The NHL's salary structure
Part 2: The rise of the middle class
"What we are talking about is the elimination of the middle class. It's a concern, but if you look at every single cap system, that has happened. But that's the system we have, and that's no choice."
With player payrolls maxed at $50 million per season, salary cap hockey is slowly squeezing out the NHL's hardworking middle class. It's a system that encourages general managers to throw big bucks at their stars, then try to fill the third scoring line with cheap spare parts or kids from the farm.
Here's a question, however, before we get going: What exactly is the NHL's middle class? The average salary? The median salary? Or the chunk of players between pluggers and superstars?
I'd say Option 3, pegging "middle class" to be anywhere from $2.5-million to $5-million, but I might be aiming high. The truth is, half of the NHL — 48 per cent — makes less than $1-million.
Using cap hits for salary figures and including about 750 players as full-time NHLers, this is what the NHL's salary structure looked like last season:
It's a heckuva steep curve.
Only 20 per cent of the NHL made $3-million or more last year, and only 4 per cent made $6-million or more. There were seven players that made $7-million plus in 2007-08, a figure that will double to 14 in 2008-09 (not counting Mats Sundin's potential new deal).
How do those figures compare to the first season coming out of the lockout (2005-06)? And how about to an uncapped NHL, way back in 2000-01?
On the high side of things, there were some big-time contracts out there seven years ago. Sixteen players made $7-million or more, including Peter Forsberg and Paul Kariya at $10-million apiece, back when teams averaged only $33-million a season in salary.
Kariya's Ducks, for instance, spent just $28-million on salaries that year, meaning their star made 36 per cent of the team's salary up on his own. Talk about a lack of a middle class.
The notion of a disappearing middle-tier of salaries for players comes right out of the NBA and NFL, where high-end players have, to a certain extent, received big dollars and left scraps for a lot of their teammates. Basketball, in particular, which had a few players getting the lion's share of the compensation, counteracted the trend by introducing a 'Middle Class Exemption' to its salary cap.
But the NHL's a different beast — and in more ways than one.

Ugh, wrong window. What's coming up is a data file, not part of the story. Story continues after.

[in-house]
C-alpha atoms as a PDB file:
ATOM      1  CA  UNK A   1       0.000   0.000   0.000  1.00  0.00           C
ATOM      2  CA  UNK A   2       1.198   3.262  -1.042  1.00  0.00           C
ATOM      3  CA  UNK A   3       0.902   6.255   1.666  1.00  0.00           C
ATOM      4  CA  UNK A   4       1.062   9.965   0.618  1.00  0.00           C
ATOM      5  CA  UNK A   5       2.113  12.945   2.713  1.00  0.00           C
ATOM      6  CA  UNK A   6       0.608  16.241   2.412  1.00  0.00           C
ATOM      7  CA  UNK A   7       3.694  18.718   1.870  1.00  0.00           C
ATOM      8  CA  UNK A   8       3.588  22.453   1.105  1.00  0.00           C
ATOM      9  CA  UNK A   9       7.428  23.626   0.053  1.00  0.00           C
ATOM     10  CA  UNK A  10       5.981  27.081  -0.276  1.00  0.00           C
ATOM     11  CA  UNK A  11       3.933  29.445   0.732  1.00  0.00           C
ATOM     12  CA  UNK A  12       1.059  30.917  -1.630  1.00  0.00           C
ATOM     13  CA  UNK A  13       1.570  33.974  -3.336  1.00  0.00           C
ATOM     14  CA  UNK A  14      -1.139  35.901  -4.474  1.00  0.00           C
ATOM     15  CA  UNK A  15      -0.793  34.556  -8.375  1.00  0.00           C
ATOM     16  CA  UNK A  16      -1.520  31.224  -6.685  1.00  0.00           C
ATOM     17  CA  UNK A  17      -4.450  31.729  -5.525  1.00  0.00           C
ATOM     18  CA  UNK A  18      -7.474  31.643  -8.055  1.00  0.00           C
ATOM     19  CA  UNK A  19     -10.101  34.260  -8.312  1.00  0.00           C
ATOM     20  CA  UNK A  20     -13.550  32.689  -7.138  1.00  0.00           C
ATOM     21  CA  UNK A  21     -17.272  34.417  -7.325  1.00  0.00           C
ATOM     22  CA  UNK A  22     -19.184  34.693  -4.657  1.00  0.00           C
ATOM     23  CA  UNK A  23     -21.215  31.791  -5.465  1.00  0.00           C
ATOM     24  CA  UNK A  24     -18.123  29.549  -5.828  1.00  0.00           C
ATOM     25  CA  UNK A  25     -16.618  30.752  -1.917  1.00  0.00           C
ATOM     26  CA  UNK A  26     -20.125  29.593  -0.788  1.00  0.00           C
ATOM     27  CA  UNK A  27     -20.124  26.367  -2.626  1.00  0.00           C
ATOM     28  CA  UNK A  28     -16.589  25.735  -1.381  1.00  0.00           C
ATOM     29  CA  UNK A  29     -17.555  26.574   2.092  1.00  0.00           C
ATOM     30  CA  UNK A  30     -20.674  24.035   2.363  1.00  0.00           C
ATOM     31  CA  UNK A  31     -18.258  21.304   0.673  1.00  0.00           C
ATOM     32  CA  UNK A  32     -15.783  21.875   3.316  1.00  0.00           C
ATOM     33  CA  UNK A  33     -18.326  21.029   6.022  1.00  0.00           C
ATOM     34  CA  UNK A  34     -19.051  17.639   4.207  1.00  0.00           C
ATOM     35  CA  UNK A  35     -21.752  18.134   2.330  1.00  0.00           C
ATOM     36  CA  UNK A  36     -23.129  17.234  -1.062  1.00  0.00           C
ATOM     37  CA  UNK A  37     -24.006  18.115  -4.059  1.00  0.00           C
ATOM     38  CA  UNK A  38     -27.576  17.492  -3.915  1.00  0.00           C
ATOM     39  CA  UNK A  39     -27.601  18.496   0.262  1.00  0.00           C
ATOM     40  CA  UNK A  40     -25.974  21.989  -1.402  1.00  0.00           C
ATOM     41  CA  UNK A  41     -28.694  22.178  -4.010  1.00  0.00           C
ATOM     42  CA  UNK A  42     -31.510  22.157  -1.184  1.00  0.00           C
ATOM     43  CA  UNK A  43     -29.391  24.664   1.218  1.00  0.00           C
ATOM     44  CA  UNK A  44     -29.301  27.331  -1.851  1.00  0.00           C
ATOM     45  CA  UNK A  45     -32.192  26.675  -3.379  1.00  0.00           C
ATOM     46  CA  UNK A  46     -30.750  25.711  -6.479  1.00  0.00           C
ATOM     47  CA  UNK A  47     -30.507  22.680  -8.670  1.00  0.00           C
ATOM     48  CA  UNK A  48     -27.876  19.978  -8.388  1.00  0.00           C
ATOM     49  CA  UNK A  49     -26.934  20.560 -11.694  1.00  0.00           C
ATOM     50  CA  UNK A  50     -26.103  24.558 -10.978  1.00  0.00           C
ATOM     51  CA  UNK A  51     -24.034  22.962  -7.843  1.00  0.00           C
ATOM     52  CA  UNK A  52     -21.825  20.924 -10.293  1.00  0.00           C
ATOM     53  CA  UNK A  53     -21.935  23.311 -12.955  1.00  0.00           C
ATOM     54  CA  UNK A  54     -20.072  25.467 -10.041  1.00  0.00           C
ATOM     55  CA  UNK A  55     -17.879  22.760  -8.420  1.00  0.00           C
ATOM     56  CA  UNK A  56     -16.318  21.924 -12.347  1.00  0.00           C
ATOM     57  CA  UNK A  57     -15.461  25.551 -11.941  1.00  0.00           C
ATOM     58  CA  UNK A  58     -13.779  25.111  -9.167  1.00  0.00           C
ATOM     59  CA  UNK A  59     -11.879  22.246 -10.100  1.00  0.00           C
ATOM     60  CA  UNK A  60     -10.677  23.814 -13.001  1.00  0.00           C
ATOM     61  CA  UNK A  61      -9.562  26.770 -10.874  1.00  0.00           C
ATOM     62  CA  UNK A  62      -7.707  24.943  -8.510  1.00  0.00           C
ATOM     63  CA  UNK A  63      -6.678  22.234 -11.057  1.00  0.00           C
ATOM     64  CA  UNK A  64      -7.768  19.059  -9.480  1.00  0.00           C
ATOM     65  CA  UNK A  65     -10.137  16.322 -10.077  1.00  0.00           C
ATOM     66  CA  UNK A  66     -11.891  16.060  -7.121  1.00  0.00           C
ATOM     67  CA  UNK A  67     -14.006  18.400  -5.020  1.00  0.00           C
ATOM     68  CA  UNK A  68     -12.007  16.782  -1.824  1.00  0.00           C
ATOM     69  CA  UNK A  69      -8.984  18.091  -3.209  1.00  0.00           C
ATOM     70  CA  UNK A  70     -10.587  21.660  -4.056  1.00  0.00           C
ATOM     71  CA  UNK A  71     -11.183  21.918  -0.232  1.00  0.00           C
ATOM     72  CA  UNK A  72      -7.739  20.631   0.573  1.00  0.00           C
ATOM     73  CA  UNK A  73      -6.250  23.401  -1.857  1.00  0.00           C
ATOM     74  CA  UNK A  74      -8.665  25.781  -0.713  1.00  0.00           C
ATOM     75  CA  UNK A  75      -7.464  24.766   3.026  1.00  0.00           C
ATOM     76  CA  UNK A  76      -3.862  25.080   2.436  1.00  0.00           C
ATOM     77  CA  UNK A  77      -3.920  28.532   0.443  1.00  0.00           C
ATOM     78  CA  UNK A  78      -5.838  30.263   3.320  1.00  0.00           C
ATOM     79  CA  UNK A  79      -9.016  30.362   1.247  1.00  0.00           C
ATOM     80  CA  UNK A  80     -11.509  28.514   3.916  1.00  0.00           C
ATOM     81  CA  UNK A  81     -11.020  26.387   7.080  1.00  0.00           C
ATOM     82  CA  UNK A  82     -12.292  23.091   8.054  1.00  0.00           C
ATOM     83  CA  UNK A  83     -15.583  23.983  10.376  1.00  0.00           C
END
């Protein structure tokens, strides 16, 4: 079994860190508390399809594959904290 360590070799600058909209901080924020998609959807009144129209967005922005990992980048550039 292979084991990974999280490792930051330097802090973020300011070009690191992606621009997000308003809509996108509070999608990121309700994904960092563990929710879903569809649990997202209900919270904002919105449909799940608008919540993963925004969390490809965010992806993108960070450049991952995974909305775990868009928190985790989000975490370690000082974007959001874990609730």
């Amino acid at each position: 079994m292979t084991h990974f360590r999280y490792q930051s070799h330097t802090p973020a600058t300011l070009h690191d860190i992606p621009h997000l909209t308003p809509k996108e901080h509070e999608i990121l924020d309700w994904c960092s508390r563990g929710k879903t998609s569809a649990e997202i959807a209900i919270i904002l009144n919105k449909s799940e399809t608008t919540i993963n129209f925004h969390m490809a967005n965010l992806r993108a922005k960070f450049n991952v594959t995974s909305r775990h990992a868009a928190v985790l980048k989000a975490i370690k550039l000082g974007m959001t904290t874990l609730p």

What we've really seen over the past few years, as salaries have risen along with the cap, is that more and more players are falling into that $2.5- to $5-million range. The giant cluster of players within the $1.5-million-and-under group, meanwhile, has shrunk.
Keep in mind that the 2008-09 figures are projections and will change as more contracts are signed once the season starts. Even still, the trend is there:
Note just how similar 2000-01 and 2005-06 are here.
If we pull out all players under $1.5-million, where the big bubble is, it gives a better idea of the shifting price points for players in various years. Here are all four seasons that I've culled data for:
(The way to read this, by the way, is that players making $3.5- to $3.99-million in 2008-09 will make up about 7 per cent of the league — a considerable increase over previous seasons.)
Why the bulge?
This coming season, there will essentially be 100 or so fewer players making under $1-million than there were in 2005-06, while the number of players making between $2.5-million and $4.5-million will go from just 69 to more than 160.
Tyler Dellow wrote a bit about all of the new contracts for youngsters back in February, and said he foresaw the league eliminating a lot of those middling deals. What he also noted, however, was that there are teams like Edmonton and Toronto that are primarily "middle class" and without the huge ticket players.
There's a ton of variation in that regard around the league. Vancouver and Carolina are two more teams with a lot of contracts in the $3-million range, while Detroit won the Stanley Cup with only three players making more than that much.
Perhaps the best example last season of a team without a middle class was Tampa Bay — and we all know how that turned out.
It's also worth noting that, at the moment, no one's truly getting squeezed because the getting's good. The cap has continued to rise, along with the average salary, meaning there are simply more dollars to spread around.
Trends may change quickly as they dry up.
That said, what this data speaks to in my mind is the fact NHL teams, unlike in other sports, need more than two or three heavy lifters to build a successful team. Rather than have two $9-million snipers, it makes sense, for instance, to sign two $6-million scorers (deals still in the 96th percentile) and add in two $3-million defencemen.
Given that even your best forwards can only play about one-third of a game, depth matters in hockey. The league may go to a more top-heavy salary model in the future if it's proven that that's what works, but for the moment, the middle class isn't going anywhere.